This one is quite a crucial section so DON’T miss OUT on this ONE!
For each plugin…Ask yourself
Does plugin either get, read, store, use, edit, handle, access user personal data?
- Ensure it’s a reliable plugin
- GDPR ready
Are you 100% sure? Like really, really sure? GREAT, do NOTHING
The GDPR’s greatest benefit is the exponential improvement in data handling, security, and transparency that it will bring to the WordPress ecosystem.
Who knew that GDPR was actually beneficial?
You can always get the best WooCommerce plugins that can make your sale easier.
8. Get Product Reviews Only from Registered Users, WordPress Comments (Blog Pages), Consent from Existing WooCommerce Customers / Subscribers
Ah! Product reviews…My favorite one😃. They are quite important in e-commerce, don’t you think?
Reviews undoubtedly include personal information. You’re right, you need user permission.
By restricting who can write reviews, it is possible to prevent this “consent”:
How to do it👉under WordPress Dashboard > WooCommerce→ Settings → Products → General → Reviews can only be left by “confirmed owners”
For COMMENTS on WordPress
- Choose a GDPR-compliant WordPress Comments plugin or use the default WordPress Comments.
Regarding subscribers, you must re-contact all of your current subscribers, clients, and users and request their active “consent” in addition to providing them with information on how to download, delete, or access their personal data.
9. Configure Data Retention Settings
To assist you in making your data retention policies compliant with GDPR regulations, WooCommerce has provided a tool for personal data retention settings.
To set up WooCommerce’s personal data retention options:
- Go to WordPress dashboard > WooCommerce → Settings → Accounts & Privacy tab > Scroll down to Personal data retention.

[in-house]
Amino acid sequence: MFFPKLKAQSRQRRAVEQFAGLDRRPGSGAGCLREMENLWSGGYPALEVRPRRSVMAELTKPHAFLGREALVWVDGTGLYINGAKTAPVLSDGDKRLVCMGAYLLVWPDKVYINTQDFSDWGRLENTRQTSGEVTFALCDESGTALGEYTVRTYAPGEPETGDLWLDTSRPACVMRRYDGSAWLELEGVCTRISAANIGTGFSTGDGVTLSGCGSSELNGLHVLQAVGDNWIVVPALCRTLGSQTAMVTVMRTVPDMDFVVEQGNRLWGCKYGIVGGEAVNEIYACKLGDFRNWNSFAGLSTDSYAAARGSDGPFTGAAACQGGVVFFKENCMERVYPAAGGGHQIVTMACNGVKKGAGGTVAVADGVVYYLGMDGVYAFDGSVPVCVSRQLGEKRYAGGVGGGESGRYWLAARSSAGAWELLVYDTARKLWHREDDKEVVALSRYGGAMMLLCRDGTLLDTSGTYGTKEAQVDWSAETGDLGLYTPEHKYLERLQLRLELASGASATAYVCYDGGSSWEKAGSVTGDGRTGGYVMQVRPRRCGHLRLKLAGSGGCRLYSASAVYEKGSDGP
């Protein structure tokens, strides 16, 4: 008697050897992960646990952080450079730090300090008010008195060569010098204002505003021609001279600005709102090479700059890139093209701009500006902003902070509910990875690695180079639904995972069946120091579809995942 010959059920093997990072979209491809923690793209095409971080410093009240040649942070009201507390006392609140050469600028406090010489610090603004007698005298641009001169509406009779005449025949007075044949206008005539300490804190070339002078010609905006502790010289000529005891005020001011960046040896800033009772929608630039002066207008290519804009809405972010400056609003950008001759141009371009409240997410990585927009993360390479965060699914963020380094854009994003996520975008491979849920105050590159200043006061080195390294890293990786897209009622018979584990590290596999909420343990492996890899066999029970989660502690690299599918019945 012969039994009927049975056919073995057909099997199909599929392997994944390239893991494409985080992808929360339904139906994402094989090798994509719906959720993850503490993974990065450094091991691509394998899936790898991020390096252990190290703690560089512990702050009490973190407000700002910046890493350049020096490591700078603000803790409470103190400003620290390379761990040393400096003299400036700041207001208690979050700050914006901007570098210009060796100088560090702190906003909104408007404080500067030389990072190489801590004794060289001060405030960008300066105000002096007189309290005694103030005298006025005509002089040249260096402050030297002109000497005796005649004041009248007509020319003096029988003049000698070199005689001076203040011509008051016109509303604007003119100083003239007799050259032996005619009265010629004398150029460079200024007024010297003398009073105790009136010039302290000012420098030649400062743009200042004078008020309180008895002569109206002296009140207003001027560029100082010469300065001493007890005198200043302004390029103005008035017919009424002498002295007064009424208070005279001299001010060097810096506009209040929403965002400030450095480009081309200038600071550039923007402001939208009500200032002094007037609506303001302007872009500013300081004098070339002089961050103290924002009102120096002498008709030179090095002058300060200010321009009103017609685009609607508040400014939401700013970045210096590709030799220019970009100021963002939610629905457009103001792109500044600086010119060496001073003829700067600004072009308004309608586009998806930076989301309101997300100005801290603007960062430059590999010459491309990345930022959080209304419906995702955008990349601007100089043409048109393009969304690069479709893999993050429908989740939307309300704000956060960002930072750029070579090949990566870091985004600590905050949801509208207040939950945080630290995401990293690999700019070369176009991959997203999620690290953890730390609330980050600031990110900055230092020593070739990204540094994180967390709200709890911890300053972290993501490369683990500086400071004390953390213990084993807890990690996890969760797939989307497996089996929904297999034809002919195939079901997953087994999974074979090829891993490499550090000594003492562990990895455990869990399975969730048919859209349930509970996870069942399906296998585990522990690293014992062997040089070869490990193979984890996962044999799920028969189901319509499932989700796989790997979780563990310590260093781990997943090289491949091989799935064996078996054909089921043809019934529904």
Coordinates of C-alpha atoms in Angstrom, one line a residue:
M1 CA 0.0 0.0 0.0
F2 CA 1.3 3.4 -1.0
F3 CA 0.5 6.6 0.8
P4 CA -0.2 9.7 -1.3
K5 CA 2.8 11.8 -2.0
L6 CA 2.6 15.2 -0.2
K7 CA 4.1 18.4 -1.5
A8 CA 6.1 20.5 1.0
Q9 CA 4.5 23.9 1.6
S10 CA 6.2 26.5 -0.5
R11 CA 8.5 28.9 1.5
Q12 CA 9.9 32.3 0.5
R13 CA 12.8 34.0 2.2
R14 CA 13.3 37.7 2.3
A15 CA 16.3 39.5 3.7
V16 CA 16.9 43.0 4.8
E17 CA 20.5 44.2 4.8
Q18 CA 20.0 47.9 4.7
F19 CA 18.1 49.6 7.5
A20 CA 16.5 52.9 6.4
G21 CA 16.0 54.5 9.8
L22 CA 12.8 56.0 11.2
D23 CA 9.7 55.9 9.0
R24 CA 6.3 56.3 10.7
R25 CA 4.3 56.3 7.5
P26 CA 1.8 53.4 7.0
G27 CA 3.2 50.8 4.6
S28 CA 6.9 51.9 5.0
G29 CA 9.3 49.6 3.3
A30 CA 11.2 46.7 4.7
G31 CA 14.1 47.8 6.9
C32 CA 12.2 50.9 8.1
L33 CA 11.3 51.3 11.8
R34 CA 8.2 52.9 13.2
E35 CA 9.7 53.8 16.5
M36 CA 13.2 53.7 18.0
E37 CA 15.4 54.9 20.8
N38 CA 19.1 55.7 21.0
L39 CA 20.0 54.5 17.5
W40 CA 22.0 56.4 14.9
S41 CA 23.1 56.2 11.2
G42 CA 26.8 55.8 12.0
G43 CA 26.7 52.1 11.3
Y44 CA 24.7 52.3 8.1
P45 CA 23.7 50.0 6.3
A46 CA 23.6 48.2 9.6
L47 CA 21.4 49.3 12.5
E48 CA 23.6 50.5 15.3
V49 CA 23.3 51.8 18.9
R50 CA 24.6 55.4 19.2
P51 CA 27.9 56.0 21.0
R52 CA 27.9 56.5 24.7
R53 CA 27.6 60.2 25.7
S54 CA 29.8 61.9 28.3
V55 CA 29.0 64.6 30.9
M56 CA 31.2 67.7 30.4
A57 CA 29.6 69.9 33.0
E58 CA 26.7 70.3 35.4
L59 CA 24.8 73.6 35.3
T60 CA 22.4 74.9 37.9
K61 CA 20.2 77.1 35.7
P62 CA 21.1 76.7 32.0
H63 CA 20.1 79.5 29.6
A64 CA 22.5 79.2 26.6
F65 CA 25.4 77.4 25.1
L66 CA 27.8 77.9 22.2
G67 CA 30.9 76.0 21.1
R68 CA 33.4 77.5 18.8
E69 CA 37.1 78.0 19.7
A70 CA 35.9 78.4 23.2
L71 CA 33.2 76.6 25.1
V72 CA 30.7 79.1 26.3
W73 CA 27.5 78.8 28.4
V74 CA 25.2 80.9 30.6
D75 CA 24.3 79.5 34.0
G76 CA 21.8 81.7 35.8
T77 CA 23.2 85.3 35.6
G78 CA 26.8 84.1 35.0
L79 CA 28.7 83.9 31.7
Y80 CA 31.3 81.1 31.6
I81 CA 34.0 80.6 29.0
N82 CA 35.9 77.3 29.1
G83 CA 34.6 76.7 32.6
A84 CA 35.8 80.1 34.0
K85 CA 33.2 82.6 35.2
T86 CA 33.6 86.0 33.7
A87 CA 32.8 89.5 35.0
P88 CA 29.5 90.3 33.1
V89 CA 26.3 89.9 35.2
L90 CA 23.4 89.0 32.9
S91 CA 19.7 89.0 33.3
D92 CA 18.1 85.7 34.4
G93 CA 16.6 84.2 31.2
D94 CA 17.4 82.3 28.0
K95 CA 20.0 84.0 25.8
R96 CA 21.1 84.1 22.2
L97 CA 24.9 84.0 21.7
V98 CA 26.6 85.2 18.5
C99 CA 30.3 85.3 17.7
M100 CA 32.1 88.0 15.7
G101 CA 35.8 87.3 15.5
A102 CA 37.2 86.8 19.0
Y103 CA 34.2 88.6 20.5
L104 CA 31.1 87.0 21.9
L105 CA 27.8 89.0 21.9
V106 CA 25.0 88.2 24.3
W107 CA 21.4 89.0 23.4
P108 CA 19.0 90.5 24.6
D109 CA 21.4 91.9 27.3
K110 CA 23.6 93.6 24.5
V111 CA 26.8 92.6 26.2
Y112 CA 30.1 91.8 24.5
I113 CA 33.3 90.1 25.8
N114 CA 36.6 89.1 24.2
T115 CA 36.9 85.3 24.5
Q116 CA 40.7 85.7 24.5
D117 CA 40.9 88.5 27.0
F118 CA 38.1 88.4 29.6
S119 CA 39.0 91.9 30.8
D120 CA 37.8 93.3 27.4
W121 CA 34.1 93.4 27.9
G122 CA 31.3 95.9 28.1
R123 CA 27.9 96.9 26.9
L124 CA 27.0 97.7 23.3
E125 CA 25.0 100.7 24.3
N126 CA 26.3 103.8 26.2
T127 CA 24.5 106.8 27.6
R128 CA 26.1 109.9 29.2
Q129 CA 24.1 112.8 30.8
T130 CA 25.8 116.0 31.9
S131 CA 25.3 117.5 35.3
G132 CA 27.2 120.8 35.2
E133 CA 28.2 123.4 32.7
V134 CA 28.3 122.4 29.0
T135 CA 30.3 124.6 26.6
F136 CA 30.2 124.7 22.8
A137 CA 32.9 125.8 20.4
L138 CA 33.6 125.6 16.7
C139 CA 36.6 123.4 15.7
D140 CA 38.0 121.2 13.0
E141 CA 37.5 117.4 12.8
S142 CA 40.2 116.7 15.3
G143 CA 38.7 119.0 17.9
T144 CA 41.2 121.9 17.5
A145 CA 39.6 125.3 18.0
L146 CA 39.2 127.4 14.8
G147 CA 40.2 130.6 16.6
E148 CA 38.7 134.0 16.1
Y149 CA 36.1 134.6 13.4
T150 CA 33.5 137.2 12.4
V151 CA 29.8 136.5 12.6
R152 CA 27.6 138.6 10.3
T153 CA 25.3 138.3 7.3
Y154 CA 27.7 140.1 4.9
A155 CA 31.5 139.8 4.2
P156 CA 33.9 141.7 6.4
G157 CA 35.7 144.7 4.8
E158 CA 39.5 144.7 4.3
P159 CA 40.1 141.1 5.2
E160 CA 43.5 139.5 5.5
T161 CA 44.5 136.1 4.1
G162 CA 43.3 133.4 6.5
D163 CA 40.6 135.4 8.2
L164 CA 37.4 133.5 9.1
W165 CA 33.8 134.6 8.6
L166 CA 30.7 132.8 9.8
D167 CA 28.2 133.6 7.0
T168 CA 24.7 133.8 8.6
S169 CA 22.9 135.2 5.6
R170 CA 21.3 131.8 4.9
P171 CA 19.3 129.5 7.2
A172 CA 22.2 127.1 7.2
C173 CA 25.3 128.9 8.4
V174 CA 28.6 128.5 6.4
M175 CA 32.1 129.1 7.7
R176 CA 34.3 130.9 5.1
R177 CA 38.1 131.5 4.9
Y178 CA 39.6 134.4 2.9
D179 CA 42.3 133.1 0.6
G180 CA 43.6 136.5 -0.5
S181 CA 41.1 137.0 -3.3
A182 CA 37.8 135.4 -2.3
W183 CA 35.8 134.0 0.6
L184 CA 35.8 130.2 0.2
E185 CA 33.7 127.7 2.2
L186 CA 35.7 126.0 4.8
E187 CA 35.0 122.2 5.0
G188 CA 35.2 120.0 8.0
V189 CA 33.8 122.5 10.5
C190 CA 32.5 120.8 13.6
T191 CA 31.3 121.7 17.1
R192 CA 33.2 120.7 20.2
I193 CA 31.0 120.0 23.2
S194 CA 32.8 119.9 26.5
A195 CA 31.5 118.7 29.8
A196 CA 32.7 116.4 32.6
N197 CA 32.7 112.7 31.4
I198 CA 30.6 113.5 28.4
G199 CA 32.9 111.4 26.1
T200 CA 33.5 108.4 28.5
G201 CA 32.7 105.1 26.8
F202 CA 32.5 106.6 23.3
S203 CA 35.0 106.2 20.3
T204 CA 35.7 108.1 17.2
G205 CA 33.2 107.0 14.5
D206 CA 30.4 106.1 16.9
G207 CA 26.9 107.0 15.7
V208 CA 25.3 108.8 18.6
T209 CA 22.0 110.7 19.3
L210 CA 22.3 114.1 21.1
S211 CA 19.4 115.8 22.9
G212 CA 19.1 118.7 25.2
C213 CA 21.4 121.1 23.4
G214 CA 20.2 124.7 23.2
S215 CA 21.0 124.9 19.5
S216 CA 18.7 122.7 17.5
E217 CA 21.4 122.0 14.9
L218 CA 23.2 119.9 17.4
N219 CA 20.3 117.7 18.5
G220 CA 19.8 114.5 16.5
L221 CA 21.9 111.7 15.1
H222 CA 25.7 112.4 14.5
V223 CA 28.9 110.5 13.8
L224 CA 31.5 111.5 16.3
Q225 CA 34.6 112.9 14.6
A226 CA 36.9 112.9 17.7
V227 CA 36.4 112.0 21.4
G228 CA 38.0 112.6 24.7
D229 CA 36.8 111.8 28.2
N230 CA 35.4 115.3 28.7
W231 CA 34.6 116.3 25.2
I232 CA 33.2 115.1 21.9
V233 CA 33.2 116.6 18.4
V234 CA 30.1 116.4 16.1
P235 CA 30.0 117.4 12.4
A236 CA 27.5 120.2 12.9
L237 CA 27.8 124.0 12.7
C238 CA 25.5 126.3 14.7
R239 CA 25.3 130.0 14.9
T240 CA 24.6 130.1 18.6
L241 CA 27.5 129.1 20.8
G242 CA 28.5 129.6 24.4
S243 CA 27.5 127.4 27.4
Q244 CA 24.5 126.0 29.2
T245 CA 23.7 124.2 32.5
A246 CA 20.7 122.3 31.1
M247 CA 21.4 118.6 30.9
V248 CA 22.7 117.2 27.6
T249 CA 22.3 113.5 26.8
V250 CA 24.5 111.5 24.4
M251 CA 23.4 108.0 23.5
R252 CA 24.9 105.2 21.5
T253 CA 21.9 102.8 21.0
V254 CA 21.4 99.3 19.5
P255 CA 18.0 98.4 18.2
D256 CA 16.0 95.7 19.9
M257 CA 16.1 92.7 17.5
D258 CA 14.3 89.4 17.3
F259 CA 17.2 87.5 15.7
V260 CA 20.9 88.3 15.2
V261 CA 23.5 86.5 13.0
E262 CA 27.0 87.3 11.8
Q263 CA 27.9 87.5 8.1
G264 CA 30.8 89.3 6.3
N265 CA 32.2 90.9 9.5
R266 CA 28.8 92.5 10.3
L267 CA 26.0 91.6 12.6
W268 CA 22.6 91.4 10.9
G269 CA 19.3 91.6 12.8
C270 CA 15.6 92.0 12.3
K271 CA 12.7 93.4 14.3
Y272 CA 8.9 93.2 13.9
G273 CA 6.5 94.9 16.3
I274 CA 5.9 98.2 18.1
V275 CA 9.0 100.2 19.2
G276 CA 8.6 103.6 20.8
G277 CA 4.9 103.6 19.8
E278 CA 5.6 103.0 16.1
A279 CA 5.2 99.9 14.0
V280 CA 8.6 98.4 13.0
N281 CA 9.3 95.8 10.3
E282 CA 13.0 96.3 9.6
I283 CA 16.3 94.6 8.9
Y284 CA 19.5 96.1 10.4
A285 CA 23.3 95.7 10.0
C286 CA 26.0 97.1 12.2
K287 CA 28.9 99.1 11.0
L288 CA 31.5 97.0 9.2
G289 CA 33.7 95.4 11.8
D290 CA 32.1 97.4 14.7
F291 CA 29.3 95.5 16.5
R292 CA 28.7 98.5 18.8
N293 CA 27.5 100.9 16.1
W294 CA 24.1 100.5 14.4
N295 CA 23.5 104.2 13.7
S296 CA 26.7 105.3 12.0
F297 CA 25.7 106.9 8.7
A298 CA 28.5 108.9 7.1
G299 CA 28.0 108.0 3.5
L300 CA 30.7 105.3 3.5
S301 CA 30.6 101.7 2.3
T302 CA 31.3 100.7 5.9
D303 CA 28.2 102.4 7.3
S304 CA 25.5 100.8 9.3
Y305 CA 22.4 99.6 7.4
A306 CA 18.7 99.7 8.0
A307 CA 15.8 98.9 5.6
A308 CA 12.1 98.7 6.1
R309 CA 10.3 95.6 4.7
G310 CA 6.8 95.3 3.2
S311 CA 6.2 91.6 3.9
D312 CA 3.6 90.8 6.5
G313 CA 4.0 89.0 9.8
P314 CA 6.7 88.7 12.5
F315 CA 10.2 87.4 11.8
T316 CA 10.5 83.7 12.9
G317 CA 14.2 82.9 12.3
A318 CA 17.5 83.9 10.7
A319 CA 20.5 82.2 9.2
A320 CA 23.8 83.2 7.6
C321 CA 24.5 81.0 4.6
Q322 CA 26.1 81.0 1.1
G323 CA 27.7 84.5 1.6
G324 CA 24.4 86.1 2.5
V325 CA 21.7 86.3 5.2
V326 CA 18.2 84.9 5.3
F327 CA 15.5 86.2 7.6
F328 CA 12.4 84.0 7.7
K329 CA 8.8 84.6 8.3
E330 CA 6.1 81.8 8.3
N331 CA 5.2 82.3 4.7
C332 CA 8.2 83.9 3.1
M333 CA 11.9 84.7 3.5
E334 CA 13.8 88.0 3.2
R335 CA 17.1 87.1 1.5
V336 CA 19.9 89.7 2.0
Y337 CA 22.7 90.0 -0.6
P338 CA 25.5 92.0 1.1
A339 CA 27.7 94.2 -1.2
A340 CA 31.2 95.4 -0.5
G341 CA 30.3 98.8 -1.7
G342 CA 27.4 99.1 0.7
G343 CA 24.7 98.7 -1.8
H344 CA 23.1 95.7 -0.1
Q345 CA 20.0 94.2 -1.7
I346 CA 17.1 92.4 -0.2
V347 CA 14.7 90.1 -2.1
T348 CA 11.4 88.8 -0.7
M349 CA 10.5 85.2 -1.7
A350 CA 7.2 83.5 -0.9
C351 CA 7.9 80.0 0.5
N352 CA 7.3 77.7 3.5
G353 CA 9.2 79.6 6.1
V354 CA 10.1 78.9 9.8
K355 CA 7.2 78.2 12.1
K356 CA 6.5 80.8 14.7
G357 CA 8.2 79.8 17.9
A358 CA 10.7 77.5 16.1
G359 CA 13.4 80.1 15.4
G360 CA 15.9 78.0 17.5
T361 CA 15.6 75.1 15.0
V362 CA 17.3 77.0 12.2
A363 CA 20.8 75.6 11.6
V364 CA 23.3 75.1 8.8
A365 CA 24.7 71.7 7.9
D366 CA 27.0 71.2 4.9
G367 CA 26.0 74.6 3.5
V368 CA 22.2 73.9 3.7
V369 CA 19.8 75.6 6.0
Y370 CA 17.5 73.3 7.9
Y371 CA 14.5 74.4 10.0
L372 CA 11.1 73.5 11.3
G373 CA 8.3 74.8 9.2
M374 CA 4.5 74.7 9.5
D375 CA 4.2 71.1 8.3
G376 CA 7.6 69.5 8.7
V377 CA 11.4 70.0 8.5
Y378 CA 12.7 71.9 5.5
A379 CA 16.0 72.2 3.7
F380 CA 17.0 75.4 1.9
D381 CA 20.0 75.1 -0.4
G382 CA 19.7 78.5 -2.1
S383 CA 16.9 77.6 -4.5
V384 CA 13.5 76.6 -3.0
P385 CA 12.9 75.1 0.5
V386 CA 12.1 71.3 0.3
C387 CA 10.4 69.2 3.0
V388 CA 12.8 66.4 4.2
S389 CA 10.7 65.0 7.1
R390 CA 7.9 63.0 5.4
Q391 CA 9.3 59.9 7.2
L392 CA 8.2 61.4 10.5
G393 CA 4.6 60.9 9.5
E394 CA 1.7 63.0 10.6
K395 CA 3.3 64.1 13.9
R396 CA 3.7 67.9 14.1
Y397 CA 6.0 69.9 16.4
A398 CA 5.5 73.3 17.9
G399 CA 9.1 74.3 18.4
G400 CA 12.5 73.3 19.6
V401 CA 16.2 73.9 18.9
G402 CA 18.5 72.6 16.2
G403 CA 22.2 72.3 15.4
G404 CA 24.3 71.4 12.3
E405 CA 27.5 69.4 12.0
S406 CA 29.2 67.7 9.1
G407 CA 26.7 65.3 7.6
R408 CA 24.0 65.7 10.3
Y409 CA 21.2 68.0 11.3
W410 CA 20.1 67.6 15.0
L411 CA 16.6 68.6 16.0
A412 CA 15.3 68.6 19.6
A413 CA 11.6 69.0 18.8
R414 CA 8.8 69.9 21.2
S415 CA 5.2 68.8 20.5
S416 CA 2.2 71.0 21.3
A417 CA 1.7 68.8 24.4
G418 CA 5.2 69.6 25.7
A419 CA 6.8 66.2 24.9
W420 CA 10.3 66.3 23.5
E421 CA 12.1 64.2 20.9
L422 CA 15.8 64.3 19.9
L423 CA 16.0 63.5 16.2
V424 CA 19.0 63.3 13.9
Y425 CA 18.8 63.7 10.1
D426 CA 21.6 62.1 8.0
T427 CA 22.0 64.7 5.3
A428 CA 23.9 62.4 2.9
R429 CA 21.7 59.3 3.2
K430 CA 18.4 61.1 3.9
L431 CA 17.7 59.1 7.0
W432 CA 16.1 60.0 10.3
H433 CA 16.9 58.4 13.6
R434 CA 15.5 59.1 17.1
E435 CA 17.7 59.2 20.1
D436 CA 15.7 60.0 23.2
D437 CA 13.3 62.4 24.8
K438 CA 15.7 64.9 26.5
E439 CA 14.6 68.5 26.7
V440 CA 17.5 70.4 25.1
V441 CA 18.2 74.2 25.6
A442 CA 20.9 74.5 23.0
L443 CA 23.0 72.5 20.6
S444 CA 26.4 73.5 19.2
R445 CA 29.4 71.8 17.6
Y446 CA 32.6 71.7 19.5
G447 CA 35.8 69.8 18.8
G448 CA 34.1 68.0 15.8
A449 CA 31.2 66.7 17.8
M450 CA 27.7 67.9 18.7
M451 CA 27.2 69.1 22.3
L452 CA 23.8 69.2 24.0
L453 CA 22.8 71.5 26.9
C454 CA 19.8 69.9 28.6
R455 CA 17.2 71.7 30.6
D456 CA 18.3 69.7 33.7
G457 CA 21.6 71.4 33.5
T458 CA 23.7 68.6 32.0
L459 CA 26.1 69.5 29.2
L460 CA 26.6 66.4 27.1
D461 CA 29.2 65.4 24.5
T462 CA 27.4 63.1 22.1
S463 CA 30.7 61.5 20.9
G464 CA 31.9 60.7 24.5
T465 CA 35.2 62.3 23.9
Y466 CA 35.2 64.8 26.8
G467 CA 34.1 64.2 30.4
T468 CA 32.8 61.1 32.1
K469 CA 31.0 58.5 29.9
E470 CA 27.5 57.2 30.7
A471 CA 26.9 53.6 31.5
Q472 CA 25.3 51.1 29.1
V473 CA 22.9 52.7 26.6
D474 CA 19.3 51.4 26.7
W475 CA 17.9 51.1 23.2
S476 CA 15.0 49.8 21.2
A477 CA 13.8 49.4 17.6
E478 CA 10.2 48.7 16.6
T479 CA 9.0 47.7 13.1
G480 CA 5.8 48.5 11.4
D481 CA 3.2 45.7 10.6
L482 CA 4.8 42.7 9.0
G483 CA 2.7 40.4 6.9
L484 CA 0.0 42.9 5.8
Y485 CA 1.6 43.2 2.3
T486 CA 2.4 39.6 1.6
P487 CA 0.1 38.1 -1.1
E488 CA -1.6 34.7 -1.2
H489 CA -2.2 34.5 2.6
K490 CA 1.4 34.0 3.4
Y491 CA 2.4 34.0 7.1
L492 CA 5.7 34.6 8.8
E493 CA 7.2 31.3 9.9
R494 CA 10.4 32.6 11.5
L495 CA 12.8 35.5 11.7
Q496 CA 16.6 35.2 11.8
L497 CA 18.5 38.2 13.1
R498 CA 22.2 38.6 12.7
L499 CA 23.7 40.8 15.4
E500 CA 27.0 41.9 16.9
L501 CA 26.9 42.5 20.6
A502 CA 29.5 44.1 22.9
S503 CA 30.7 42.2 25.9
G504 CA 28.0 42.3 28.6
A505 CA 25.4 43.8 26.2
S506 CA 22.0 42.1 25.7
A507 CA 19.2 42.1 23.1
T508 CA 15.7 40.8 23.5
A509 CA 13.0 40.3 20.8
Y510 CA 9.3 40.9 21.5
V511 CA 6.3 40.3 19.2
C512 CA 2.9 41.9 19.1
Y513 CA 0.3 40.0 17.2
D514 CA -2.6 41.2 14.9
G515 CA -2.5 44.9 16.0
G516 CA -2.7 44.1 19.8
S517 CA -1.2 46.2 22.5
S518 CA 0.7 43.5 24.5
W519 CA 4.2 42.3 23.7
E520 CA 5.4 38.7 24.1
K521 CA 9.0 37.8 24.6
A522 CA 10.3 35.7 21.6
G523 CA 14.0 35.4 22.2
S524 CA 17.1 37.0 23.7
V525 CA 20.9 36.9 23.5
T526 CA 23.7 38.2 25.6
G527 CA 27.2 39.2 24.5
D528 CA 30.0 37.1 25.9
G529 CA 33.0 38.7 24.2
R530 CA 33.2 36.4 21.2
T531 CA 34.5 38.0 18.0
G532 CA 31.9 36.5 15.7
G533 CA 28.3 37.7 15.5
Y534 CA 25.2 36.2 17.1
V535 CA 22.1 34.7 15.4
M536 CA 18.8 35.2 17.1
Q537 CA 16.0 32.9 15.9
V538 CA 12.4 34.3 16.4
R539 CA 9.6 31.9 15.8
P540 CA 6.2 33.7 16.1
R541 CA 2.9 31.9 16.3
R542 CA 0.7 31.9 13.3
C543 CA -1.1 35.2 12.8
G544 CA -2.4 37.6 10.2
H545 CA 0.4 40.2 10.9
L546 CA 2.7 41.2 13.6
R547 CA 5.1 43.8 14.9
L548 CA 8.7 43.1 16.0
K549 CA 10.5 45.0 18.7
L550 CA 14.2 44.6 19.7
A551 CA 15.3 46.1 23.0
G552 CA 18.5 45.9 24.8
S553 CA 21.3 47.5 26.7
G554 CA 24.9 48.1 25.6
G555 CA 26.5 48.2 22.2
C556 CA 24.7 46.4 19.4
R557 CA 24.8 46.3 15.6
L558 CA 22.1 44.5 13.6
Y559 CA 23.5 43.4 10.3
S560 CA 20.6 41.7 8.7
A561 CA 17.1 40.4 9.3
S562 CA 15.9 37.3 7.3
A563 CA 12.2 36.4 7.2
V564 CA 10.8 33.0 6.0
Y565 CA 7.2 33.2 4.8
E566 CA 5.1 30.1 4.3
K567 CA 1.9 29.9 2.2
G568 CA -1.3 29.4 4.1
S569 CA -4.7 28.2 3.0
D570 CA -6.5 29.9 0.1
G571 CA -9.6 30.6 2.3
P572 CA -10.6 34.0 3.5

- Set the data retention period according to your preferences > click Save changes.
Erase/ Export the Personal Data
There are now two new choices in the Tools tab of your WordPress dashboard: Export and Erase Personal Data. If your website gathers user data, you can remove or export that information anytime a user requests it from the WordPress database…Amazing right?
10. WooCommerce Analytics- Google Analytics
Whether you use Metorik, Google Analytics, or both, you are collecting user information and using cookies without permission. The same is true for Facebook pixels, Google AdWords, and similar tools.
Since THEY are collecting the data and not YOU, it is advisable to review each provider’s GDPR policy.
Ensure the following to make your website GDPR compliant:
- You employ tracking software that complies with GDPR (Google Analytics, Metorik)
- Your software vendors abide by all GDPR regulations.
If using Google Analytics, go to Account Settings to see the amendments.
The GDPR is not clear-cut and has several murky areas.
If you have any experience with digital sales, VAT, cookie rules, etc. within the EU, you already know this is CRAZY🤪. Each accountant has a unique perspective on this.
And with GDPR, you may anticipate the same. Each attorney, business, and user will view this differently. The interpretations will be totally dissimilar.
So, rather than waiting… Please do something!
Do you have any other advice for converting a WooCommerce store to GDPR compliance? Please feel free to tell us in the comments your views regarding the blog.